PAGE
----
Lecturer: Dr. Subramanian Ramamoorthy
Teaching Assistant : Emmanuel Kahembwe | Demonstrator : Yordan Hristov
- Lecture time and locations
- Tuesdays: Room LG.08, David Hume Tower
- Fridays: Room 5.3, Lister Learning and Teaching Centre
- Course Details
- Course Specification | Course Page | Slide Notes | Course Work
This course is intended as a specialized course on models and techniques for decision making in autonomous robots that must function in rich interactive settings involving interactions with a dynamic environment, and other agents (e.g., people). In the first part of the course, students will learn about formal models of decision making, and computational methods for automating these decisions within robots. In the second part of the course, we will consider issues arising in practical deployments of such autonomous robots, including problems of achieving safety, explainability and trust. Students will be exposed to current thinking on models and algorithmic methods for achieving these attributes in autonomous robots.
The content of this course has connections to other courses within our existing curriculum, such as Reinforcement Learning and Algorithmic Game Theory. A noteworthy difference is that RL and AGTA are primarily focussed on broad coverage of algorithmic methods, whereas this course will emphasize issues of modelling, with some focus on problems arising in practical robotics applications.
The course will cover the following major themes, although specific topics could vary from year to year.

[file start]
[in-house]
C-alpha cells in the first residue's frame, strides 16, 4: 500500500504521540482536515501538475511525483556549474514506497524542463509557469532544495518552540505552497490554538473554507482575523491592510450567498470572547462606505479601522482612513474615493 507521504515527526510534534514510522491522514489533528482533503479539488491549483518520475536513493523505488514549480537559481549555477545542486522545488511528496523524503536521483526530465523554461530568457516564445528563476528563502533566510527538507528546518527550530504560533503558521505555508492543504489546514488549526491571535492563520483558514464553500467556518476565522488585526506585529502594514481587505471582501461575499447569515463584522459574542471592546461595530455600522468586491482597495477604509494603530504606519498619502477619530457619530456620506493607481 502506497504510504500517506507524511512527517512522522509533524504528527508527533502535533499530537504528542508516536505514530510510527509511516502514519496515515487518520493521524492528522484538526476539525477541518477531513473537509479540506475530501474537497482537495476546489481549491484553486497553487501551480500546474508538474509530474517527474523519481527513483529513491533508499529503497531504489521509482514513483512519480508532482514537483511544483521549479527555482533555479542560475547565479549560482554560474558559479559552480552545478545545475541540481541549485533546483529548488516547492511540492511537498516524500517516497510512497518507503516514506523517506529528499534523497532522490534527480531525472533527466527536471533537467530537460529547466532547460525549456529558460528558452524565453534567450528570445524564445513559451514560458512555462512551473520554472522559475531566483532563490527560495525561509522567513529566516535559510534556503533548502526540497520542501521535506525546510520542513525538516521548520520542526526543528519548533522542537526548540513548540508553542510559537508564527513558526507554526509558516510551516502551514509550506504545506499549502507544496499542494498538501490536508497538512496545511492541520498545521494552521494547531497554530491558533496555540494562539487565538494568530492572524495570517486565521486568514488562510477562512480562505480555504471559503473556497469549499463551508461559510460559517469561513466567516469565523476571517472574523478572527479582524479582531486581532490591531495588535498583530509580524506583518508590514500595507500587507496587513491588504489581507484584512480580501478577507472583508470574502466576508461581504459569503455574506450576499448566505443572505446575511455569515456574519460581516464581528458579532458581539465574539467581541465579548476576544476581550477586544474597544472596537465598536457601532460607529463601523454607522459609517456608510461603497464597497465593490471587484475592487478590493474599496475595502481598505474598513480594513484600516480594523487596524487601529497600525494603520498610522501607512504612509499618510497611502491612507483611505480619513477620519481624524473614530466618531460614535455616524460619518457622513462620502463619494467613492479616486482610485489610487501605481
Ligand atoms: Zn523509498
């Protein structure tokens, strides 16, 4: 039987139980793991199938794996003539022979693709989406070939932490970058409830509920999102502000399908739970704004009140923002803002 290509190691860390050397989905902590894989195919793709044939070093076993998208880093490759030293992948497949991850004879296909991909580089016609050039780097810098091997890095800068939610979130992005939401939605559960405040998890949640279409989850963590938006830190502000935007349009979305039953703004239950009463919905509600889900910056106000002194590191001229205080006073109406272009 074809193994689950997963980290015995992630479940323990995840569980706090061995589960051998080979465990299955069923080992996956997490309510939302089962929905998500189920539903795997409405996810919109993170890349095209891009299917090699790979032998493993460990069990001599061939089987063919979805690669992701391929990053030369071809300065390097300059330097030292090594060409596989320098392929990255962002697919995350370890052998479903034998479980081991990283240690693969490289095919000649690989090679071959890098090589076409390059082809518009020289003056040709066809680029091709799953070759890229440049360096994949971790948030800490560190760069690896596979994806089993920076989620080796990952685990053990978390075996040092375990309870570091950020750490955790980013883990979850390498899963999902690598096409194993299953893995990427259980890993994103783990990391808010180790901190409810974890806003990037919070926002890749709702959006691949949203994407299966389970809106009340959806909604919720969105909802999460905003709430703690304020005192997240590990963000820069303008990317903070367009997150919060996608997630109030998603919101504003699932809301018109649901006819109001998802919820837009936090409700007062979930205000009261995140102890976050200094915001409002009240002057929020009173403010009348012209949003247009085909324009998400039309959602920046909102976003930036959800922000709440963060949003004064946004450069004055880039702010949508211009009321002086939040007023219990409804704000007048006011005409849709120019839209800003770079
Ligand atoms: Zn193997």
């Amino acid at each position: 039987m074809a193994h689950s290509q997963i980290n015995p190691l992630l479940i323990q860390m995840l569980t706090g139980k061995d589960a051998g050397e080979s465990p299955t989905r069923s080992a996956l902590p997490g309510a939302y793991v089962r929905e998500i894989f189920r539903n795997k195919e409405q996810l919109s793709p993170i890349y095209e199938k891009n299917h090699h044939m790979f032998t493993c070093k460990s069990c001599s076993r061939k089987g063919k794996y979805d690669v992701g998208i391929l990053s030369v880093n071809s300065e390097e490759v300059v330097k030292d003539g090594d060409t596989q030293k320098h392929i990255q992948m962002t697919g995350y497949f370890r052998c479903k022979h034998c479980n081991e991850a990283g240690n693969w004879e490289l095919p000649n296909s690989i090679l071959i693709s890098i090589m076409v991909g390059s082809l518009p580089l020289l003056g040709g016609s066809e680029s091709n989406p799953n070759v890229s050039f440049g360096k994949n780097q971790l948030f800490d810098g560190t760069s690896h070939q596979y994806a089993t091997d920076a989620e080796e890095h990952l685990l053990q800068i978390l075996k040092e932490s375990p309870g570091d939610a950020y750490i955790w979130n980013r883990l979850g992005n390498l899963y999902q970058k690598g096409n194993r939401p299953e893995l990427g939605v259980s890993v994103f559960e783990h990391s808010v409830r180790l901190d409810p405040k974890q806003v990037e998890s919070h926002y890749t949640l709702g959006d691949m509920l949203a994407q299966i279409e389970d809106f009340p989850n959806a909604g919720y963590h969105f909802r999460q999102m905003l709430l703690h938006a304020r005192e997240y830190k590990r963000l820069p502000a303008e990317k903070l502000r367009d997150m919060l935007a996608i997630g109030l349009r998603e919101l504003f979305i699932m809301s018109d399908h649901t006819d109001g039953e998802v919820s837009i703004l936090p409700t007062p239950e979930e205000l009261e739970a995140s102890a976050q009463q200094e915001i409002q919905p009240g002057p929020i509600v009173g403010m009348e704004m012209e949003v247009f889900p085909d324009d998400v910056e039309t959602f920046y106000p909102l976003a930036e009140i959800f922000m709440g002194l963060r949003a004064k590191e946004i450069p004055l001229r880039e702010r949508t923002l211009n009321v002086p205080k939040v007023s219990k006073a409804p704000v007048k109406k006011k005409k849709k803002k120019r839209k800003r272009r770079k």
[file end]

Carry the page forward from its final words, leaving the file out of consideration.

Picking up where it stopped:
- Problems involving interaction: Strategically rich human-robot interaction; Multi-robot interactions
- How have decisions been modelled in different disciplines: probability theory, machine learning, psychology and cognitive science
- Mathematics of decisions
- The utility maximization framework, Bayesian choice models
- Causality, Causal learning
- Bandit problems, Markov Decision Processes, and associated analysis methods
- Dynamic programming principle, and associated approximation and learning algorithms
- Incomplete information, Game theoretic models and solution concepts
- Computer science of decisions
- Representations for planning – tradeoffs in modelling hierarchy, uncertainty, etc.
- Safety and trust in autonomous systems
- Explainability in AI
- Bounded rationality and cognitive biases
Relevant QAA Computing Curriculum Sections: Artificial Intelligence, Intelligent Information Systems Technologies
This is a second course at the postgraduate level.
This course is open to all Informatics students including those on joint degrees. However, students will benefit from prior exposure to robotics at the level of the Robotics: Science and Systems or Intelligent Autonomous Robotics.
The recommended requirements are as follows:
- Proficiency in Python, familiarity with C/C++
There is no single textbook for this course.
The instructor will provide lecture notes/slides, which will be complemented by readings from books and research articles.
Readings indicative of the course content include:
- B. Christian, T. Griffiths, Algorithms to Live By, William Collins Press, 2016.
- W.B. Powell, Approximate Dynamic Programming, Wiley, 2011.
- I. Gilboa, Theory of Decision under Uncertainty, Cambridge University Press, 2009.
- R.D. Luce, H. Raiffa, Games and Decisions, Dover Publications, 1989.
- M. Mitzenmacher, E. Upfal, Probability and Computing: Randomization and Probabilistic Techniques in Algorithms and Data Analysis, Cambridge University Press, 2017.